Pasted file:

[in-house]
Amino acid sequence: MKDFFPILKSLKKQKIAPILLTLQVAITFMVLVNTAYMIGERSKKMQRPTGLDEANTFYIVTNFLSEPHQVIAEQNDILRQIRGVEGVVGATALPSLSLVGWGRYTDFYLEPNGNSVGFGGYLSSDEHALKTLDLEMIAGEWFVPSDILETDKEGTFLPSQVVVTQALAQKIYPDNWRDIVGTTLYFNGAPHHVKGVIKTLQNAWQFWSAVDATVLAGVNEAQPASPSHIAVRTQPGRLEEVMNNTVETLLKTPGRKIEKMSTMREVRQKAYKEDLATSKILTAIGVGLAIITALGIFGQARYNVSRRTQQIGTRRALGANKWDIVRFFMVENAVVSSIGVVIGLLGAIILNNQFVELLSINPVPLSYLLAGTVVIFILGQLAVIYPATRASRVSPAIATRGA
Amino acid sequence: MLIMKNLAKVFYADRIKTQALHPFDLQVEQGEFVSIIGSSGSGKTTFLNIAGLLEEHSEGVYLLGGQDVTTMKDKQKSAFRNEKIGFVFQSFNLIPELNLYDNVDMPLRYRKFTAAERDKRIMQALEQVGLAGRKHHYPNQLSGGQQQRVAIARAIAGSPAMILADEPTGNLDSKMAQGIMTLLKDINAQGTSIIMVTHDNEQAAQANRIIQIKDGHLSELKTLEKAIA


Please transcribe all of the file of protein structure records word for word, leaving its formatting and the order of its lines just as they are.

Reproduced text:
[in-house]
Amino acid sequence: MKDFFPILKSLKKQKIAPILLTLQVAITFMVLVNTAYMIGERSKKMQRPTGLDEANTFYIVTNFLSEPHQVIAEQNDILRQIRGVEGVVGATALPSLSLVGWGRYTDFYLEPNGNSVGFGGYLSSDEHALKTLDLEMIAGEWFVPSDILETDKEGTFLPSQVVVTQALAQKIYPDNWRDIVGTTLYFNGAPHHVKGVIKTLQNAWQFWSAVDATVLAGVNEAQPASPSHIAVRTQPGRLEEVMNNTVETLLKTPGRKIEKMSTMREVRQKAYKEDLATSKILTAIGVGLAIITALGIFGQARYNVSRRTQQIGTRRALGANKWDIVRFFMVENAVVSSIGVVIGLLGAIILNNQFVELLSINPVPLSYLLAGTVVIFILGQLAVIYPATRASRVSPAIATRGA
Amino acid sequence: MLIMKNLAKVFYADRIKTQALHPFDLQVEQGEFVSIIGSSGSGKTTFLNIAGLLEEHSEGVYLLGGQDVTTMKDKQKSAFRNEKIGFVFQSFNLIPELNLYDNVDMPLRYRKFTAAERDKRIMQALEQVGLAGRKHHYPNQLSGGQQQRVAIARAIAGSPAMILADEPTGNLDSKMAQGIMTLLKDINAQGTSIIMVTHDNEQAAQANRIIQIKDGHLSELKTLEKAIA